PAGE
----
USA hockey hotbed heat check: What's the center of the American hockey universe?
Picture hockey in the United States like its own universe.
There are some large, gaseous planets with many moons, such as Boston and the Twin Cities. There are smaller planets, with the buoyancy of new life, such as Chicago or Washington. There are dimming, dying stars, and there are new ones that glow with the intensity of ... well, the Las Vegas Strip.
It's been a long-standing theory that Toronto -- for better or worse -- is the center (centre) of the Canadian hockey universe. What's the American equivalent?
"In the whole United States? Wow," pondered Seth Jones of the Columbus Blue Jackets, the 25-year-old Texas native who has played on the U.S. men's national team three times. "Minnesota's always a big hockey location. Detroit. Probably one of those two."
The U.S. hockey universe is constantly expanding. In 1990, there were 195,125 players who were part of USA Hockey. After a record-setting 2018-19 season, that number reached 567,908 -- an increase of more than 190%. The growth includes men but is especially thanks to women: In 2018-19, the number of women and girls players cracked 80,000 nationally for the first time, according to USA Hockey.
Jones has marveled at that growth.
"It's come a long way from when I was 10 years old. I grew up playing hockey in Colorado, so it was a little bit more developed than when I moved to Dallas," he said. "They were probably 10 years ahead of Dallas. But now I go and there are so many rinks in Dallas. The organizations are doing such a great job developing kids and giving them a chance to be on the ice constantly. There are tournaments every other weekend for them."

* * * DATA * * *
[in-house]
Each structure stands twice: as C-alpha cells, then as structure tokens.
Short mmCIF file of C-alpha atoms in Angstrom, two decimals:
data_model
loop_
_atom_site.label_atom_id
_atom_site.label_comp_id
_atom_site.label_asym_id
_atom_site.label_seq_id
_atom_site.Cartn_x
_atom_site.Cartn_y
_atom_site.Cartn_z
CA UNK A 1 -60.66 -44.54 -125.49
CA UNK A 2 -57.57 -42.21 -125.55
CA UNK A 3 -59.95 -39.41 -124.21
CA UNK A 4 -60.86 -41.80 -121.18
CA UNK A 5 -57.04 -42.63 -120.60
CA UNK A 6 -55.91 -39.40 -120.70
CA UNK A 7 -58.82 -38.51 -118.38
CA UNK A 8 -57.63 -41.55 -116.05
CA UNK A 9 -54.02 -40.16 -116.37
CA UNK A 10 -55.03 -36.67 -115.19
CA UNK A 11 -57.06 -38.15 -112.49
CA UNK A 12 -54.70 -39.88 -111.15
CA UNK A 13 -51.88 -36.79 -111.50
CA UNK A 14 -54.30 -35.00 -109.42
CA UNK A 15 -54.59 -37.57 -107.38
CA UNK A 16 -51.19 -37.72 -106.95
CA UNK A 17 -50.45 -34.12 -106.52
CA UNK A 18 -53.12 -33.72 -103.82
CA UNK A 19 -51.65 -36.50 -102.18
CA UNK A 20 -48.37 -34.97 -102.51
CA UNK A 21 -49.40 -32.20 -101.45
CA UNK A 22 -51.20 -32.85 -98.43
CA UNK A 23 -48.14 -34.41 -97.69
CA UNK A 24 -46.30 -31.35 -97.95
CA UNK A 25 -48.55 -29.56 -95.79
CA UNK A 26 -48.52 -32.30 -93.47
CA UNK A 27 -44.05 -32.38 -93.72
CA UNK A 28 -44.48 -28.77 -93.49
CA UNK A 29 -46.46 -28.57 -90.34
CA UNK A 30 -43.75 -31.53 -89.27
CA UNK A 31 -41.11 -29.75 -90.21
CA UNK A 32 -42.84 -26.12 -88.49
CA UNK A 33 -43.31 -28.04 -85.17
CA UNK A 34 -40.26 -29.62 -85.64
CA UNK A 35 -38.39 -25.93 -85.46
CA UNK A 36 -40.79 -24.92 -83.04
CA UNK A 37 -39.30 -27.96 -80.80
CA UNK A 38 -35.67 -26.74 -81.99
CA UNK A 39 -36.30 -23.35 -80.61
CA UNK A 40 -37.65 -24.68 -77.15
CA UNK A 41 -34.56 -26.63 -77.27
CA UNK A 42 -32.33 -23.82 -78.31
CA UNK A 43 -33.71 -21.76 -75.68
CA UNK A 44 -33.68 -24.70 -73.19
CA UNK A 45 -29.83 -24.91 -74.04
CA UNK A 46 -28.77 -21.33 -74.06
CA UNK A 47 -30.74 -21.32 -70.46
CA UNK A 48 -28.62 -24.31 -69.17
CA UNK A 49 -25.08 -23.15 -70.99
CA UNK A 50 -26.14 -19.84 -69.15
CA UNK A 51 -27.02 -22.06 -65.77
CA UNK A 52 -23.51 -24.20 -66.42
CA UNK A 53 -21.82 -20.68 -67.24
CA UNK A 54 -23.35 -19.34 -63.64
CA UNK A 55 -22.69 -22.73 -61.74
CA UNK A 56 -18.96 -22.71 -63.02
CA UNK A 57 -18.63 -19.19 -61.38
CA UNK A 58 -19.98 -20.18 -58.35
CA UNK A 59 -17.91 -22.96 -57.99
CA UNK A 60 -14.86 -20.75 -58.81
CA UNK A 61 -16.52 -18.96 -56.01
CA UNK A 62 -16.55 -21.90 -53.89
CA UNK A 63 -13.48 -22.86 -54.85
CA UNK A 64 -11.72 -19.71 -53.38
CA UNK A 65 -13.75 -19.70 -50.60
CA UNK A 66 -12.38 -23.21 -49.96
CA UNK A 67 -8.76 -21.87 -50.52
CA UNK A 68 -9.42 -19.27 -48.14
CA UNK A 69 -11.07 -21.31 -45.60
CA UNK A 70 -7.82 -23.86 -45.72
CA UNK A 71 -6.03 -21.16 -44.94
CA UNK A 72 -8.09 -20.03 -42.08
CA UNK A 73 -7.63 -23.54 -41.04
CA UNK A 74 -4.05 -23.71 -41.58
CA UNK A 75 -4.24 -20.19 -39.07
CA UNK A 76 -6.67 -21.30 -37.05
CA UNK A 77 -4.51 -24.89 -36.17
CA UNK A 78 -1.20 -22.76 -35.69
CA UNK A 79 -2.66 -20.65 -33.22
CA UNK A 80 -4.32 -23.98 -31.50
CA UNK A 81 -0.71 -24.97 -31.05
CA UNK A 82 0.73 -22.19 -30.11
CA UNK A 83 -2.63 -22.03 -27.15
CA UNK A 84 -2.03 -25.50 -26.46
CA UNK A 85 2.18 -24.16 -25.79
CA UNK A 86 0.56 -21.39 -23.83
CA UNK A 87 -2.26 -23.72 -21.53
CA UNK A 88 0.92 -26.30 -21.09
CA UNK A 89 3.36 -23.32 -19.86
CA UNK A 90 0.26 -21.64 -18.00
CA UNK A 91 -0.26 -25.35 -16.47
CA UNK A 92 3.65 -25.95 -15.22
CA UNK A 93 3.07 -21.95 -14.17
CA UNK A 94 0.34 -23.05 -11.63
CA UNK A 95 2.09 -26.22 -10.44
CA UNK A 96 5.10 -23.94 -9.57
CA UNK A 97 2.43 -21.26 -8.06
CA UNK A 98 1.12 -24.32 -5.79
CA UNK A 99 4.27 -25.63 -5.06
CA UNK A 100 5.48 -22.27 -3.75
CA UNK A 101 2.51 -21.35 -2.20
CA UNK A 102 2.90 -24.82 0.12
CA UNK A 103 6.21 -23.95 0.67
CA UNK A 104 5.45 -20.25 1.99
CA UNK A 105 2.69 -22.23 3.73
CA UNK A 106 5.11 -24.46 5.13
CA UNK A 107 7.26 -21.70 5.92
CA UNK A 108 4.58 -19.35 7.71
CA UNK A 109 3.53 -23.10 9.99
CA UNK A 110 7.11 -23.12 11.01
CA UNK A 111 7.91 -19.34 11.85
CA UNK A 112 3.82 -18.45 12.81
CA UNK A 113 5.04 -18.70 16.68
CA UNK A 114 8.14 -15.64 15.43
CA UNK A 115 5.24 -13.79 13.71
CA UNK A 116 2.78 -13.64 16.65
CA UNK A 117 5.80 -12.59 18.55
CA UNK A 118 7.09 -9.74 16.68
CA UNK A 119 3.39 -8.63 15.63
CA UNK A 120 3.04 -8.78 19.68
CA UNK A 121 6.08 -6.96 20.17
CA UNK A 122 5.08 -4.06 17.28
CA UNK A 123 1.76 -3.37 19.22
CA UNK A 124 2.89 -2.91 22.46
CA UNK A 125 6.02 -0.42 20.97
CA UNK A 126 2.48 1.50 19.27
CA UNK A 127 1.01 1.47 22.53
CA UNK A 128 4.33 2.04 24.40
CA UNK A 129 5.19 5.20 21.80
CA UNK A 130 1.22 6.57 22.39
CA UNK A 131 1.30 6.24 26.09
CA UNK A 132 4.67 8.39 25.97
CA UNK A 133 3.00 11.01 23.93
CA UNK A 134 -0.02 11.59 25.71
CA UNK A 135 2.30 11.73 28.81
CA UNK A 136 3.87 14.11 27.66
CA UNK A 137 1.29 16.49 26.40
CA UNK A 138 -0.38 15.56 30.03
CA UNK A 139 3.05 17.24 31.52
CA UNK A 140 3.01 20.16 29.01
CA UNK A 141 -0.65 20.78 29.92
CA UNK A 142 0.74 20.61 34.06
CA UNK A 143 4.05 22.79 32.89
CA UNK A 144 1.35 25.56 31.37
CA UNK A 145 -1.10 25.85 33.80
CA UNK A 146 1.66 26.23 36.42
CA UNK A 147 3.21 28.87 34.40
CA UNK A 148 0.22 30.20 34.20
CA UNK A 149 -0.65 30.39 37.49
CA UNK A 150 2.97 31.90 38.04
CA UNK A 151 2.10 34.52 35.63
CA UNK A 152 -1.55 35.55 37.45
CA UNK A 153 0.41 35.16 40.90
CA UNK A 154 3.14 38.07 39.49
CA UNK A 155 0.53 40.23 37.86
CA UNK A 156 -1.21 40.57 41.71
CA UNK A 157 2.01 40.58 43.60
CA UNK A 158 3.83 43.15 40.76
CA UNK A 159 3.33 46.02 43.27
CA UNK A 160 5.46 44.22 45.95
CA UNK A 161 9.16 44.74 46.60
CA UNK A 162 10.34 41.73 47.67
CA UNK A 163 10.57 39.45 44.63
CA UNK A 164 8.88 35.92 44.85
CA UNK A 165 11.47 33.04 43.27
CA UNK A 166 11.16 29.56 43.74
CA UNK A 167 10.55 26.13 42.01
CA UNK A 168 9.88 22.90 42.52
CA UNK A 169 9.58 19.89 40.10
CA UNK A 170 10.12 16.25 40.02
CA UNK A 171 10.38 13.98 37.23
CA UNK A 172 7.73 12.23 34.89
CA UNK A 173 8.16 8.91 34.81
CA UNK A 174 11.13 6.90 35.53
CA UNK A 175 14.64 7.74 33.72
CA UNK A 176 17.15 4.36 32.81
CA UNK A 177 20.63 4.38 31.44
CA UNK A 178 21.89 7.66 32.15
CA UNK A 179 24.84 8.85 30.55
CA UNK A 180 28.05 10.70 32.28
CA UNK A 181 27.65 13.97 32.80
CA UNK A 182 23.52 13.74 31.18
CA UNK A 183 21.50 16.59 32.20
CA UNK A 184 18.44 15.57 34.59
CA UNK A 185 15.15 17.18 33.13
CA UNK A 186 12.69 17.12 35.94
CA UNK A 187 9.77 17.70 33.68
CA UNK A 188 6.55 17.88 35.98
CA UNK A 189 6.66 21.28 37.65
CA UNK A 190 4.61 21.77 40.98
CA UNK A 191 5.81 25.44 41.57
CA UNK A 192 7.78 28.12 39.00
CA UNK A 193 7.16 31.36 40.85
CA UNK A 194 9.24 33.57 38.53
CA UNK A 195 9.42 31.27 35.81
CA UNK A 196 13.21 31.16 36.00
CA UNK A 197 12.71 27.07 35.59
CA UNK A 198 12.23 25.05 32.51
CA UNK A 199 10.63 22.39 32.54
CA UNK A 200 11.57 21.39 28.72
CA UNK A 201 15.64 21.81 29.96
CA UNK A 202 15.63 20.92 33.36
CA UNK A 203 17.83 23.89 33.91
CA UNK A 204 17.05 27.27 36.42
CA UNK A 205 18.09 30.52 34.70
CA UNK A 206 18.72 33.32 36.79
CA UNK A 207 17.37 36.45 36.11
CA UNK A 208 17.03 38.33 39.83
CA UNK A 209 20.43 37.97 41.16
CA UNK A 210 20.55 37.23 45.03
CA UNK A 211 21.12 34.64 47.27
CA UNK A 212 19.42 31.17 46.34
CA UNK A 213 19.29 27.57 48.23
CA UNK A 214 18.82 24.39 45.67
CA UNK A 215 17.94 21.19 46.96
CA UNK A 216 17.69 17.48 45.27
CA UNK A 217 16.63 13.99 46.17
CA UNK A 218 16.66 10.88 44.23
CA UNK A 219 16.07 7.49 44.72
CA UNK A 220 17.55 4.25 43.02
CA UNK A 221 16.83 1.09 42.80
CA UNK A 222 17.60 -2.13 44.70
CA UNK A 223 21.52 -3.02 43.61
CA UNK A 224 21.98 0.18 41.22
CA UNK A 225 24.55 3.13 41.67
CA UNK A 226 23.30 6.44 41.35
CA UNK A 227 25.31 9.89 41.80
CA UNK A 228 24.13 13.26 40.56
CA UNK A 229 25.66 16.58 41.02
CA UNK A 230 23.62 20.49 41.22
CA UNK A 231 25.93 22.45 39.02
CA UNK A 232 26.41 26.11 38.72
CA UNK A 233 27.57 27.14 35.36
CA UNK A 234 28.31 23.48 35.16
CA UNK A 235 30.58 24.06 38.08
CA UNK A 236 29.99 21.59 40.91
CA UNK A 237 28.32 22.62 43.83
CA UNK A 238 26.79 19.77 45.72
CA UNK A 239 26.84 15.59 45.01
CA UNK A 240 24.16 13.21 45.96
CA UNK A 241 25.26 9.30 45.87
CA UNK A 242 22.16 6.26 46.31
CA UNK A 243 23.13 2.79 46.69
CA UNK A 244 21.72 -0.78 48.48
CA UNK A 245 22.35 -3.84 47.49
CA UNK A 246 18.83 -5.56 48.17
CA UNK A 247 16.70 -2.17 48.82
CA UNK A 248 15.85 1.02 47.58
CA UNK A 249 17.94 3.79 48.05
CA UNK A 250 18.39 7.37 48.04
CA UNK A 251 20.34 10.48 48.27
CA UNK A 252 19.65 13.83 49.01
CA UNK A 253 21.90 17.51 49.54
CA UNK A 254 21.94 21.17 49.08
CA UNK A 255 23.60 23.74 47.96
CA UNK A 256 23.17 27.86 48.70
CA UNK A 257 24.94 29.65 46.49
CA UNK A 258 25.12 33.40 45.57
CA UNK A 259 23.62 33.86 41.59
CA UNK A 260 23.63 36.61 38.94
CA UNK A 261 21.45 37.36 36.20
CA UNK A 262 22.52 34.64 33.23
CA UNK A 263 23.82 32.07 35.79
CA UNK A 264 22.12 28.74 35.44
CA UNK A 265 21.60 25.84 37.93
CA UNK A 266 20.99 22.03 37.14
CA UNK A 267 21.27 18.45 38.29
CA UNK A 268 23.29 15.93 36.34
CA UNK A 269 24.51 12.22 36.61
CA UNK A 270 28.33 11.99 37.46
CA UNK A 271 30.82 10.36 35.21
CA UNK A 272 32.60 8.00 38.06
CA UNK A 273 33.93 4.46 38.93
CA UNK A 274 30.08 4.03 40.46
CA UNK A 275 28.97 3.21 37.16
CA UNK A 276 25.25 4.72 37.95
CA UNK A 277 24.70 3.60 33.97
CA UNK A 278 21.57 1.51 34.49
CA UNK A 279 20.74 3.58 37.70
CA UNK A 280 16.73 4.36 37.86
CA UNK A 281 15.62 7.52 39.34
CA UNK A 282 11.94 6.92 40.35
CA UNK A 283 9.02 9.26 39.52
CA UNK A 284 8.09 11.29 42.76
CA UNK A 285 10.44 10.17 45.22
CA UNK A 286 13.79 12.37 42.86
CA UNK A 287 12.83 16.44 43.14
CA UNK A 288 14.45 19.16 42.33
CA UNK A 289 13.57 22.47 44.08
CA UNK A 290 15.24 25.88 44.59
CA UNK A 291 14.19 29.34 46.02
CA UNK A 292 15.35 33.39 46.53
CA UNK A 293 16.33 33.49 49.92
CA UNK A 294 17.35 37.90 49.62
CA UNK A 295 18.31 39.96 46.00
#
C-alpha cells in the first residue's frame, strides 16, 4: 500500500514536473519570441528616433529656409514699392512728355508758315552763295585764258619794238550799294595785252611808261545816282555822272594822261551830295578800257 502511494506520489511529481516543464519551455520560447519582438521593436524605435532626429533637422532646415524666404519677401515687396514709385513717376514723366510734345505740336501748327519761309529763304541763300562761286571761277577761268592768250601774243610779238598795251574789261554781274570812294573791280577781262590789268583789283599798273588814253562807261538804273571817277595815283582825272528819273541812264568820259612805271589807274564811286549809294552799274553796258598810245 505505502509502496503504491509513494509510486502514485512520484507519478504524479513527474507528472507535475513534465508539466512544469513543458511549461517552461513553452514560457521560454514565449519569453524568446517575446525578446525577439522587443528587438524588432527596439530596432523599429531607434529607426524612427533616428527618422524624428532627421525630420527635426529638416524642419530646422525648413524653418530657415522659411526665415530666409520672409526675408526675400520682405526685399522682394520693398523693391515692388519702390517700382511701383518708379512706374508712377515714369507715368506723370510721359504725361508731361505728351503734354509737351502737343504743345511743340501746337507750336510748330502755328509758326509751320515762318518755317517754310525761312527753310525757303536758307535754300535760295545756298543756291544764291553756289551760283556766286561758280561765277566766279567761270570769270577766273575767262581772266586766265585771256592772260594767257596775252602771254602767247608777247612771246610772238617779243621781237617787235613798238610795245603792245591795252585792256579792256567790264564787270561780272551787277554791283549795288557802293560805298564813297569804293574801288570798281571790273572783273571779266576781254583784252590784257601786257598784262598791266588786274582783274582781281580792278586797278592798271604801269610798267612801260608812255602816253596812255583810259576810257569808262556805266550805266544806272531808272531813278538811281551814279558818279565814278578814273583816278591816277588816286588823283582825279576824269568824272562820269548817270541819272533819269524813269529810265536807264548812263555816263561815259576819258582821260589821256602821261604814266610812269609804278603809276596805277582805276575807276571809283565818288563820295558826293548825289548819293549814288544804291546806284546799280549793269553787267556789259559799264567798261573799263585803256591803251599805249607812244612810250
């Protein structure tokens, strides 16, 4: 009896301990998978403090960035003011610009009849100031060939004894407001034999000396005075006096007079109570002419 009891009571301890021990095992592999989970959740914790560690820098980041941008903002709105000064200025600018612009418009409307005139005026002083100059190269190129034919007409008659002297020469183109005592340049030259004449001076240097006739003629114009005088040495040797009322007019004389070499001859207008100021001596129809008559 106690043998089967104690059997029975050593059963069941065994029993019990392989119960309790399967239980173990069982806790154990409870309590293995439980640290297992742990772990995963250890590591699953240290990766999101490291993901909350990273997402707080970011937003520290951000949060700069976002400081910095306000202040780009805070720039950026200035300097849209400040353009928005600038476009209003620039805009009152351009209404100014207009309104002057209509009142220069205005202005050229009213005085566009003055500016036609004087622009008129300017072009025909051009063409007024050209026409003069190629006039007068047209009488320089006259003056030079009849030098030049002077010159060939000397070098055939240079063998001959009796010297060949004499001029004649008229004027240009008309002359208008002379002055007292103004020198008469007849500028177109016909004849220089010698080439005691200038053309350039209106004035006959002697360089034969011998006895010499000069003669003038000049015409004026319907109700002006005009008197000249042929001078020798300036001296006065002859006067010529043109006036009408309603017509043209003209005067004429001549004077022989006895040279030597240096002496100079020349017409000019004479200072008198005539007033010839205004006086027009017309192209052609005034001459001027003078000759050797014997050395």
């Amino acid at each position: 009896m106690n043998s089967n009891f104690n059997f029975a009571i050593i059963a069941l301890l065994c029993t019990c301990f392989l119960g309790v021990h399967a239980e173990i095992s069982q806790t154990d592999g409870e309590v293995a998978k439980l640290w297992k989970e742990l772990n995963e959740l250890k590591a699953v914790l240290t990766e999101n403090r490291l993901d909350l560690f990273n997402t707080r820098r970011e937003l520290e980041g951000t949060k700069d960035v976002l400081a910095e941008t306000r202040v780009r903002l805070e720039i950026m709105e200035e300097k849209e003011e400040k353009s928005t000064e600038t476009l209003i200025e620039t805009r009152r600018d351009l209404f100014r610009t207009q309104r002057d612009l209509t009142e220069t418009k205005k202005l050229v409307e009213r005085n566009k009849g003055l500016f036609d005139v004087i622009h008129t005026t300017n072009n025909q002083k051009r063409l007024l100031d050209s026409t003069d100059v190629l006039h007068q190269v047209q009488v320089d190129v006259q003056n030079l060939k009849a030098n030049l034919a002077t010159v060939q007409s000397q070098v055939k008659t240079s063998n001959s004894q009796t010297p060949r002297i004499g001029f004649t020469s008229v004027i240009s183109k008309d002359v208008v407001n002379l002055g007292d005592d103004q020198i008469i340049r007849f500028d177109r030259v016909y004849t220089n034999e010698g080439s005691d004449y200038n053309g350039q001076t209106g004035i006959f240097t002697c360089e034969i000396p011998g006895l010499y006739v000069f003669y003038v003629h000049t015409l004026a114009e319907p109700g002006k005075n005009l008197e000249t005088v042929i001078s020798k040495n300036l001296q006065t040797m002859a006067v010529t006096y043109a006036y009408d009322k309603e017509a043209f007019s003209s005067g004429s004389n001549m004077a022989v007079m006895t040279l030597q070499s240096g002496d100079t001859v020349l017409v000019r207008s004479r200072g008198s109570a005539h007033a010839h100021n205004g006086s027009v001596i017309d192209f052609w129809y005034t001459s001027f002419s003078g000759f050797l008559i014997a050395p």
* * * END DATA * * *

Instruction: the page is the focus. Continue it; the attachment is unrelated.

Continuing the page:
There are factors that have helped that growth. Representation, for example. Players such as Jones, Auston Matthews (Arizona) and Jack Hughes (Florida) have shown there are paths from non-traditional hockey markets to reaching the NHL.
"When kids can say, 'Hey, that guy made it from this area,' it really encourages kids to say, 'I can make it from here if they did,'" Vegas forward Max Pacioretty said.
Then there's the trickle-down effect from the NHL to the local levels. "Every American market that wins the Stanley Cup gets a bump. St. Louis is up 30% in 8-and-under players after the Blues won the Cup," said Pat Kelleher, executive director of USA Hockey.
Of course, the opposite can happen for those who don't win ...
There are hockey hotbeds, markets that are slightly cooler and regions that generate the most gravity in the U.S. hockey universe. This is a tiered look at some of them.Click here to see where Anaheim stacks up!